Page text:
"Voters in democracy are never satisfied with their lives and their environment. They always have a complaint about something, they exasperate, they are angry and protest – but every four years they wrap their conscience in a ballot and support, once again, the system. They postpone crucial decisions about their life until the next elections, believing as they do that someone more suitable, more correct and more fair than the previous one will come to power. They stubbornly refuse to admit that no one is more capable than themselves to manage their own life, as otherwise they would be confronted with the void of their life, the years of resignation, an entire life of captivity – and they would have to admit that they have been slaves. That they were victims of fallacy – and no one is ever willing to degrade themselves in this way, by admitting something like this.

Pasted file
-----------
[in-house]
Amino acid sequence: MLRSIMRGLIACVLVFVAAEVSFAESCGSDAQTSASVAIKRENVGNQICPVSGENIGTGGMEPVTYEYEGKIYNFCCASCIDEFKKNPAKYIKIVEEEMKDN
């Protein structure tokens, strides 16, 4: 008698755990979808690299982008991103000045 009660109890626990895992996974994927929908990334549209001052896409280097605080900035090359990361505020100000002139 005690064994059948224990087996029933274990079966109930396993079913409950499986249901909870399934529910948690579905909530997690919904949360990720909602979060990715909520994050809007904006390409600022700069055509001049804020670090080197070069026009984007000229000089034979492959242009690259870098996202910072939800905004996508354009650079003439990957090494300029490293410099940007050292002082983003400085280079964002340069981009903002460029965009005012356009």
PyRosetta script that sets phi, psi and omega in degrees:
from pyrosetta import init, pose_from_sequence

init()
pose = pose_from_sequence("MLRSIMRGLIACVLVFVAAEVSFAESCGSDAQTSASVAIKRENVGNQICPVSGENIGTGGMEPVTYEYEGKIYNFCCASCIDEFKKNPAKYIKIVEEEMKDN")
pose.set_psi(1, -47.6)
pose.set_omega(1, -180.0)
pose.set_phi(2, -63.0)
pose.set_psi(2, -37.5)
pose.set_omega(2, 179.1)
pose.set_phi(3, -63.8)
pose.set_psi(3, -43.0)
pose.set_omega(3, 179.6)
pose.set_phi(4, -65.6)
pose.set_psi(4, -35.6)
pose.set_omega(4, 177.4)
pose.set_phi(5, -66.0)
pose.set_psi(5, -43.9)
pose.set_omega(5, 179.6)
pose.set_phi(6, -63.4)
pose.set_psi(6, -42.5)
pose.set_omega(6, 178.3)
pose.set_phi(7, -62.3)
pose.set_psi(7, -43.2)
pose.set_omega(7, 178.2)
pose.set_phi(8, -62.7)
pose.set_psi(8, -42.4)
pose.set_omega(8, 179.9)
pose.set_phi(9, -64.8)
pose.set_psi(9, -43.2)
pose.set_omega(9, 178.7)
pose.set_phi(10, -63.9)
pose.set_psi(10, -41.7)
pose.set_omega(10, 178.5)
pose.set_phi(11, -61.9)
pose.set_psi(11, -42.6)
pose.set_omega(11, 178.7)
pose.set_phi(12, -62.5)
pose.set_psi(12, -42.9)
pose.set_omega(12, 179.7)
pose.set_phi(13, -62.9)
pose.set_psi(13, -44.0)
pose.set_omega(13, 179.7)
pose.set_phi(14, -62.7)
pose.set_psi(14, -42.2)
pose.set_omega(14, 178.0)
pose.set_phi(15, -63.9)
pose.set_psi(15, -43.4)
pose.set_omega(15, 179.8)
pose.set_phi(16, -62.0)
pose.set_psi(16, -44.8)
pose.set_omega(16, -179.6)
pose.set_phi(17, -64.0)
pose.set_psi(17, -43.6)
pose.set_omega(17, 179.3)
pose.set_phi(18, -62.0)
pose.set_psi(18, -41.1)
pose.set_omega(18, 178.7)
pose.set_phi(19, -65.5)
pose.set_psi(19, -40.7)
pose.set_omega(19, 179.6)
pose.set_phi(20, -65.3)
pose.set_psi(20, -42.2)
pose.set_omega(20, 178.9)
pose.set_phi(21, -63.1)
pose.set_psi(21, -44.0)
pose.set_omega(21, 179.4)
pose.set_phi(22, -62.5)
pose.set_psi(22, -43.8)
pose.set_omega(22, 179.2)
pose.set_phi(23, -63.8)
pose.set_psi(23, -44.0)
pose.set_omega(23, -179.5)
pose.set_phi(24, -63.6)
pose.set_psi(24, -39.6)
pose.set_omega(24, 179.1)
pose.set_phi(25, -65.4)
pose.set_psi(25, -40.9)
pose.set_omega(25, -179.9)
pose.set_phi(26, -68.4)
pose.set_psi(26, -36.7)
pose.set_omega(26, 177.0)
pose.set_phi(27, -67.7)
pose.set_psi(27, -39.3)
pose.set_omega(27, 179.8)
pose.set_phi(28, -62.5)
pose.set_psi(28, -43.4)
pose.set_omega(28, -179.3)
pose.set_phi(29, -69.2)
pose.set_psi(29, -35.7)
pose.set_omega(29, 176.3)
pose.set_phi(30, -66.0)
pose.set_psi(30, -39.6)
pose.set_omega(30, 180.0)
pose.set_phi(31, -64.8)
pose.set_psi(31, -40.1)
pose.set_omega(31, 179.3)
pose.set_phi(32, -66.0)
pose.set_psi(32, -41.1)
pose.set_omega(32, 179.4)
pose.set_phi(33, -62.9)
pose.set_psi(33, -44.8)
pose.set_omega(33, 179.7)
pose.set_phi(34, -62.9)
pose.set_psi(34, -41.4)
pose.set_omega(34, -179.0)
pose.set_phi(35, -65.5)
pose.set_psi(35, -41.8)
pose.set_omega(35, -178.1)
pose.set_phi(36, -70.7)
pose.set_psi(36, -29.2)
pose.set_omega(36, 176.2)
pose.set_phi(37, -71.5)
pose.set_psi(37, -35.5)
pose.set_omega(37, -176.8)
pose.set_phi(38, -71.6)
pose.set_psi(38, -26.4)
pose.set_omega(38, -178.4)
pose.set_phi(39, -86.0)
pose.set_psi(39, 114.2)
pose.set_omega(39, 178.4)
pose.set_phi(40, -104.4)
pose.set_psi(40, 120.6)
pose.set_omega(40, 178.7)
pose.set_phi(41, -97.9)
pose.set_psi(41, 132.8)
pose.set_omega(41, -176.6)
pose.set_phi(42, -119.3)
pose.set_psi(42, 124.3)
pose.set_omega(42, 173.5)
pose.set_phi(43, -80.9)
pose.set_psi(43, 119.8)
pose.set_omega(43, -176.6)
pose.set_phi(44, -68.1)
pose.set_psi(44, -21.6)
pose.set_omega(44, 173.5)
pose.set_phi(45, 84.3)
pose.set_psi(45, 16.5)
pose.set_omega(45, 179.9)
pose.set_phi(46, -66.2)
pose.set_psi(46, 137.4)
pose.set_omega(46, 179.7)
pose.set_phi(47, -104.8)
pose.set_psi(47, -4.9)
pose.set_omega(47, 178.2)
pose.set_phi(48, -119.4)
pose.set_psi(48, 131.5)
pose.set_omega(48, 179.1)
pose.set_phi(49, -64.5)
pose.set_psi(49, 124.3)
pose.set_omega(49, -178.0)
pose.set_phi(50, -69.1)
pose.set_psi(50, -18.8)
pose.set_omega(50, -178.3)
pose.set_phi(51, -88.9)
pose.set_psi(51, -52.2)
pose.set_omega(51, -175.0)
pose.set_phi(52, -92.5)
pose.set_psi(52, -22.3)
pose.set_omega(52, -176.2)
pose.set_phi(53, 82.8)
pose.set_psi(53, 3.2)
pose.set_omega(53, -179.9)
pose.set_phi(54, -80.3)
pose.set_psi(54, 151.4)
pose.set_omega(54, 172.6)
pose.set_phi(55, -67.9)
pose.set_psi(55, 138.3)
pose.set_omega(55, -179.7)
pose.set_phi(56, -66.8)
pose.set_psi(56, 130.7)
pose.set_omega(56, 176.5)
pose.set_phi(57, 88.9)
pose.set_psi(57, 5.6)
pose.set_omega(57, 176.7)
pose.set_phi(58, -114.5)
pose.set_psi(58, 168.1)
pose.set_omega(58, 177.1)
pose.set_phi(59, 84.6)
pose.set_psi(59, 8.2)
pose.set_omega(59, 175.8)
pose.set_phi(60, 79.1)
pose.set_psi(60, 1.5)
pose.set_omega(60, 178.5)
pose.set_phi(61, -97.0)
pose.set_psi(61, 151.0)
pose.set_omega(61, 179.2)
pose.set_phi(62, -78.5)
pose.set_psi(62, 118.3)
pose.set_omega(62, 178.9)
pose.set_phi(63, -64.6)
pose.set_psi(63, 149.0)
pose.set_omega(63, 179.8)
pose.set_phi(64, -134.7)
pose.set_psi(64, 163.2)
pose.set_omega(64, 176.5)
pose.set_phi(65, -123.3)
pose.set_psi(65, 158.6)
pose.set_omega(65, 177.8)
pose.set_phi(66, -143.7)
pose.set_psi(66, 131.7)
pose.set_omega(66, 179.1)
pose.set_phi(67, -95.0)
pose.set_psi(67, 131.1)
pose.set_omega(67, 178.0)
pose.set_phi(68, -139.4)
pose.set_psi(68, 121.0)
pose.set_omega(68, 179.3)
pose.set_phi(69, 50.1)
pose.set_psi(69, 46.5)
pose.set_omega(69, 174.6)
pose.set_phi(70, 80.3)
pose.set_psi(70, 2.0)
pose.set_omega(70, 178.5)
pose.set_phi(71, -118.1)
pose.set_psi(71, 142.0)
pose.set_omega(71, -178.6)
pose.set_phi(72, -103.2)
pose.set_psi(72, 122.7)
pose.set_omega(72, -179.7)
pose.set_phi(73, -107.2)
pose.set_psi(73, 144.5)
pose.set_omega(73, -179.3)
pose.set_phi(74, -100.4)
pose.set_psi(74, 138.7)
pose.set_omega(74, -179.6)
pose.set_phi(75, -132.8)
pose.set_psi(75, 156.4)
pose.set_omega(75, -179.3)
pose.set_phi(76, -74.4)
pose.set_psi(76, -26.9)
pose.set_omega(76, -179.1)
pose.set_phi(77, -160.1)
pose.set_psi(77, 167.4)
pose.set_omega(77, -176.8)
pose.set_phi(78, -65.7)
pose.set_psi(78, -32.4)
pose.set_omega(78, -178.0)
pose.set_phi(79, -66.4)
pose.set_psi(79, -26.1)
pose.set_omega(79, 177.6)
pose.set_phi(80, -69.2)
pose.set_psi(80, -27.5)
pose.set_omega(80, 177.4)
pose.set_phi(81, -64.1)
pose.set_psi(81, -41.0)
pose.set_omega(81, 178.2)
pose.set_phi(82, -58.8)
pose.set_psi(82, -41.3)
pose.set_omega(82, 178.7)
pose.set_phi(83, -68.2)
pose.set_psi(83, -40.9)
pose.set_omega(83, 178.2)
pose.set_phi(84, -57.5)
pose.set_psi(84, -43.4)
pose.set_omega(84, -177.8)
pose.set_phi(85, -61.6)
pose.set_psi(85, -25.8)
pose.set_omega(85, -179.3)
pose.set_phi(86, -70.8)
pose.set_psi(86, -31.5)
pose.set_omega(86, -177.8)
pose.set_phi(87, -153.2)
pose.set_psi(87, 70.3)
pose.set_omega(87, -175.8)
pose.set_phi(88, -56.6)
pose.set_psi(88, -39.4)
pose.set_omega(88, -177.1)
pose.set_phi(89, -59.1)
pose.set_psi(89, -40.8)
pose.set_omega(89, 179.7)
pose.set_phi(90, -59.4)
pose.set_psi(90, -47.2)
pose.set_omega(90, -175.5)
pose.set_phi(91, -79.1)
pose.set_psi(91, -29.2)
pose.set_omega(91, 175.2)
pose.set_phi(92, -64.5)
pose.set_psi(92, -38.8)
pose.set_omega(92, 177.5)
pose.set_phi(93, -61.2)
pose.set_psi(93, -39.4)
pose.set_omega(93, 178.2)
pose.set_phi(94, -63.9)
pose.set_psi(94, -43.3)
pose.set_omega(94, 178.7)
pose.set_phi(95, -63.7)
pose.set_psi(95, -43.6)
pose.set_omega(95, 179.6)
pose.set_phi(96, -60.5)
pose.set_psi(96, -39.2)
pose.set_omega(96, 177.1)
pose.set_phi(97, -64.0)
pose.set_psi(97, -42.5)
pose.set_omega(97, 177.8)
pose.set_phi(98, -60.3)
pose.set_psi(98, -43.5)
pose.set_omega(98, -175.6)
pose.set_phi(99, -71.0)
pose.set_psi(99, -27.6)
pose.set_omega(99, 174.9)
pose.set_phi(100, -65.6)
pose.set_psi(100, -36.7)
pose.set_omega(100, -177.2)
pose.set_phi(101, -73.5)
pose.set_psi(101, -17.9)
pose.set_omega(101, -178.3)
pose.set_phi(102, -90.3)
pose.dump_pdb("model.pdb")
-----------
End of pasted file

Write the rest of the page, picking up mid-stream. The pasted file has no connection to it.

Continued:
"They prefer to always blame others, the incompetent politicians, the foreigners, the terrorists, everyone but themselves. No one offends his ego, even if for the rest time, they will let themselves be trampled by the system. For us however, the issue is the questioning and the rupture with any dominating system, never mind how liberal they may be presented to be. We understand that the power for the management of our lives lies within us – and the decision of how we shall live belongs to us. Which is something that the voter refuses to understand: the power of their self to exceed set barriers, the prohibitions, moral values, ideals and to define their Ego by themselves. [...]